April 29, 2016




In This Issue
This Week in Congress
CMS Releases Proposed Rule on MACRA
Final Rules Released on Medicaid Managed Care
HSA Limits Released for 2017
Compliance Cornered: Will a HIPAA Audit be in Your Future?
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Two Weeks Remaining for Legislative Council Applications
The ShiftShapers Podcast with David Saltzman
HUPAC Roundup
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CMS Releases Proposed Rule on MACRA
On Wednesday, the Centers for Medicare and Medicaid Services (CMS) released a 962-page proposed rule on the Medicare Access and Children’s Health Insurance Program (CHIP) Reauthorization Act of 2015 (MACRA), which replaced the Sustainable Growth Rate (SGR) formula that was formally repealed last year. These are the first major regulations proposed in years relating to Medicare physician payments and are designed to direct physicians to value-based care while increasing flexibility. Major changes include phasing-out the meaningful use program for physicians and replacing it with the Advancing Care Information program, as well as changes to accountable care organizations (ACOs) and quality and value measures. The rule is scheduled for publication on May 9 and will be available for public comment for 60 days.
MACRA replaces the much-maligned SGR with a 0.5% annual increase in the physician fee schedule and links payments to a newly-established Merit-based Incentive Payment System (MIPS). This would consolidate the Physician-Quality Reporting System, the Physician Value-based Payment Modifier, and the Medicare EHR Incentive Program for eligible professionals, and would measure physicians in quality, cost, technology use, and practice improvement. Providers would have the option to be paid under the MIPS or an alternative payment model (APM), with physicians in APMs eligible for bonuses. The rule proposes using 2017 as the performance period to determine payments and scores for 2019.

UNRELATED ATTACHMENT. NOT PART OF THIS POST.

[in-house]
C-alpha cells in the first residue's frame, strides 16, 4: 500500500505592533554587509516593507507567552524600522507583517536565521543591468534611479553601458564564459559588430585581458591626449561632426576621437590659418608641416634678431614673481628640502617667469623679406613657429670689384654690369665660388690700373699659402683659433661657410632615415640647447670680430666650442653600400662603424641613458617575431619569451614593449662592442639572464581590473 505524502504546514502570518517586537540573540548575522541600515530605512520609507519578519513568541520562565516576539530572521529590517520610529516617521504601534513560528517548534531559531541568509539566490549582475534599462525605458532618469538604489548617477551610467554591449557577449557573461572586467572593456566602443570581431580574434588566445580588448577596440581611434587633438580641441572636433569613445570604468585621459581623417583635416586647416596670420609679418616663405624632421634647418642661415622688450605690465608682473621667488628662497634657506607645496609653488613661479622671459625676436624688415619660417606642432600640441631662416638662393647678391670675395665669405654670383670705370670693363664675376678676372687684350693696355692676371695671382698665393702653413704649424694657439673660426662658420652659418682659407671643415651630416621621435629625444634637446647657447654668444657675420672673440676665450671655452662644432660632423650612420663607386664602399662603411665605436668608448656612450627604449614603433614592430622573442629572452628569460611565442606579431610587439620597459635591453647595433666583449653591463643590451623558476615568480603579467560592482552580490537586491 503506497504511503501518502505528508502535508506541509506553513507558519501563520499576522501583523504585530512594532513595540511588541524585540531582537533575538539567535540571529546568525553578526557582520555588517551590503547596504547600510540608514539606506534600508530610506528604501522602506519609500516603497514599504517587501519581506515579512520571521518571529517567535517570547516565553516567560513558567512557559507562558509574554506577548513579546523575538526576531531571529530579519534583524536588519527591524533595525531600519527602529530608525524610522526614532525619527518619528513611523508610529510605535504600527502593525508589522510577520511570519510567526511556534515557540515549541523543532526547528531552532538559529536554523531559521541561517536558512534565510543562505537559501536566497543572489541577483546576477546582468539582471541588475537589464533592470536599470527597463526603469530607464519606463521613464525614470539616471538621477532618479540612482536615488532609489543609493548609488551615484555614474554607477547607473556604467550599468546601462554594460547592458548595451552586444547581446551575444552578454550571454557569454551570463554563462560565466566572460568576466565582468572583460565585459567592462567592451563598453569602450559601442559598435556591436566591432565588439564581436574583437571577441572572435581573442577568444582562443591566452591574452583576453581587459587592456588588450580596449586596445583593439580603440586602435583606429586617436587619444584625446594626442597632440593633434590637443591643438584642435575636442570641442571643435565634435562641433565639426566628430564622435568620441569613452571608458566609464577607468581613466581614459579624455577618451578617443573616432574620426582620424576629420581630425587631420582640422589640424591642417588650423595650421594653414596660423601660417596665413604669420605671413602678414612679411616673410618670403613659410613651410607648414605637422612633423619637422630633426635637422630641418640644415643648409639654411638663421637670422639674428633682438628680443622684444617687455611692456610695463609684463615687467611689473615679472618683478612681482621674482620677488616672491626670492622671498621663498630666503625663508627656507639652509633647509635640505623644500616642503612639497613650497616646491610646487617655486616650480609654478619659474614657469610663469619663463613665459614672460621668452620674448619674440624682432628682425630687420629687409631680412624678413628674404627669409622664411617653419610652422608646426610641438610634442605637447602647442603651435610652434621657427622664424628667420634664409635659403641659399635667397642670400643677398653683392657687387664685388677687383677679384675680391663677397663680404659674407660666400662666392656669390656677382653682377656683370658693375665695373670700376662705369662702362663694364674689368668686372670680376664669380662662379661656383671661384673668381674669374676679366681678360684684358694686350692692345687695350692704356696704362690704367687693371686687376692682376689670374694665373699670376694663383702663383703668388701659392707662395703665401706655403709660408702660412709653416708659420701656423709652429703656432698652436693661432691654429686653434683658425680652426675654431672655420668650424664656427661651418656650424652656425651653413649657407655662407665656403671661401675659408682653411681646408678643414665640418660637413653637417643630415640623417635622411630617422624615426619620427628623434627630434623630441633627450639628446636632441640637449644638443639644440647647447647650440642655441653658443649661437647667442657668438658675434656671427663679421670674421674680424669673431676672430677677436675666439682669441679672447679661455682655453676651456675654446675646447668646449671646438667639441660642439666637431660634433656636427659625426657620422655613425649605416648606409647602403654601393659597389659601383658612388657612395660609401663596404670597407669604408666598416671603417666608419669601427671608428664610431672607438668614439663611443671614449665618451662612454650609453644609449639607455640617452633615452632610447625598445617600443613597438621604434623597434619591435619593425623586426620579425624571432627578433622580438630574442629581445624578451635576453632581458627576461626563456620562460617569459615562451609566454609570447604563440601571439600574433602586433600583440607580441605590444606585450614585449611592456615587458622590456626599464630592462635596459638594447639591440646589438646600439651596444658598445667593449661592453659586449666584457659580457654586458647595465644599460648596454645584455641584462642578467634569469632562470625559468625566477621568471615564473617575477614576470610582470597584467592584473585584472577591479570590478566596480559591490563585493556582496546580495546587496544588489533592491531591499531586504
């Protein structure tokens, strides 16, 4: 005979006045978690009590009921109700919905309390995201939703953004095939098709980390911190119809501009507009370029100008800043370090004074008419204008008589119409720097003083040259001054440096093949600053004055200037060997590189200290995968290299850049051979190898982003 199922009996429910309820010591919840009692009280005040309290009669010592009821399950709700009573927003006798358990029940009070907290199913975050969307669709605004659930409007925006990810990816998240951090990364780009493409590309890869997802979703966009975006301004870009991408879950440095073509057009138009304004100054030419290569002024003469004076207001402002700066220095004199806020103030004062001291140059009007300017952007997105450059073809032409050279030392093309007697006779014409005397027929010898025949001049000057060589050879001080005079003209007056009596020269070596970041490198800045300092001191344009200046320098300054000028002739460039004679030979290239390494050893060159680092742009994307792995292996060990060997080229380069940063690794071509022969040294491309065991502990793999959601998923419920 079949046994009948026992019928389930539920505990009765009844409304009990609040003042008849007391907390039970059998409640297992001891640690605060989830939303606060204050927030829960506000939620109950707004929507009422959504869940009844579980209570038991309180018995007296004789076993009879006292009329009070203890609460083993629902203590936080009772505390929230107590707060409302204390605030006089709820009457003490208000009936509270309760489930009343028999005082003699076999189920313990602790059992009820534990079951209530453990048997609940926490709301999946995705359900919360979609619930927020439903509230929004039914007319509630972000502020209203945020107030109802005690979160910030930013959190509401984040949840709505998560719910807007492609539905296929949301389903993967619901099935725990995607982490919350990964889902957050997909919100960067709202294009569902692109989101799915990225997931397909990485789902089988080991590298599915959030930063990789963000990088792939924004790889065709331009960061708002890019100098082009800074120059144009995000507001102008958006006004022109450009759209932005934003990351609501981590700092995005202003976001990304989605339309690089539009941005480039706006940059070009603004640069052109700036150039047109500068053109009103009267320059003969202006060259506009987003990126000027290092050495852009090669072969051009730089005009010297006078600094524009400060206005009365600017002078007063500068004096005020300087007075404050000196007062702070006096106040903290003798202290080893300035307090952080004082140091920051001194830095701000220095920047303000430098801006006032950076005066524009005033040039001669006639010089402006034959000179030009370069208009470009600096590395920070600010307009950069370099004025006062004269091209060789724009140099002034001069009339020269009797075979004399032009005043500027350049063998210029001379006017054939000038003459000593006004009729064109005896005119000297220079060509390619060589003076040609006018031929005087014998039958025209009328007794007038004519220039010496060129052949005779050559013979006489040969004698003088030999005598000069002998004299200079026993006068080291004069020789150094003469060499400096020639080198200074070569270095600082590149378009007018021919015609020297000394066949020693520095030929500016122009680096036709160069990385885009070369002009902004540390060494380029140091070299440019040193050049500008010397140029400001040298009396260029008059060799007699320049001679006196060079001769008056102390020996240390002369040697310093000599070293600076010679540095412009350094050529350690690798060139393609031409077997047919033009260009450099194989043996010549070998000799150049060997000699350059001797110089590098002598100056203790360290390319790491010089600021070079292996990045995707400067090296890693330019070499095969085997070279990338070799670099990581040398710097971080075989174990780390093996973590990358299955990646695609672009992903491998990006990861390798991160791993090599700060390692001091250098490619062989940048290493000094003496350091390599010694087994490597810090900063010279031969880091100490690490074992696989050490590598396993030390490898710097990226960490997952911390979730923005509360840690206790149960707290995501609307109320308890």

Physicians operating under the MIPS system would be measured in four categories: quality, advancing care information, clinical practice improvement activities, and cost. Quality would comprise half of the total score in the first year and clinicians would choose to report six measures from among a range of options that accommodate differences among specialties and practices. Under advancing care information (25% of total score in year 1), clinicians would report how they use technology in their day-to-day practice, with an emphasis on interoperability and information exchange. Clinical practice improvement activities makes up 15% of the first year score and rewards clinical practice improvements, such as care coordination, beneficiary engagement, and patient safety. Finally, cost comprises 10% of the first-year score and is based on Medicare claims. Providers using MIPS will be required to use 2015-edition certified health information technology by 2018.
The APMs include the Next Generation ACO, the Comprehensive Primary Care Plus model, the two-sided risk arrangement in the Oncology Care Model, and the Comprehensive ESRD care model. Additionally, Track 2 and 3 ACOs in the Medicare Shared Savings Program (MSSP) may be eligible as Advanced APMs as they include some financial risk for participating physicians. ACOs in Track 1 of MSSP will not qualify for the APM designation. There will be three standards to determine whether providers will qualify for the advanced APM: the maximum amount of losses under an Advanced APM must be at least 4% of the spending target; marginal risk levels must be at least 30%; and the minimum loss rate cannot exceed 4%. Additionally, half of clinicians must use certified electronic health records in the first year, jumping to 75% by 2018. However, the number of EHR measures will decrease from 18 to 11 and clinical decision support reporting and CPOE will cease to be required.
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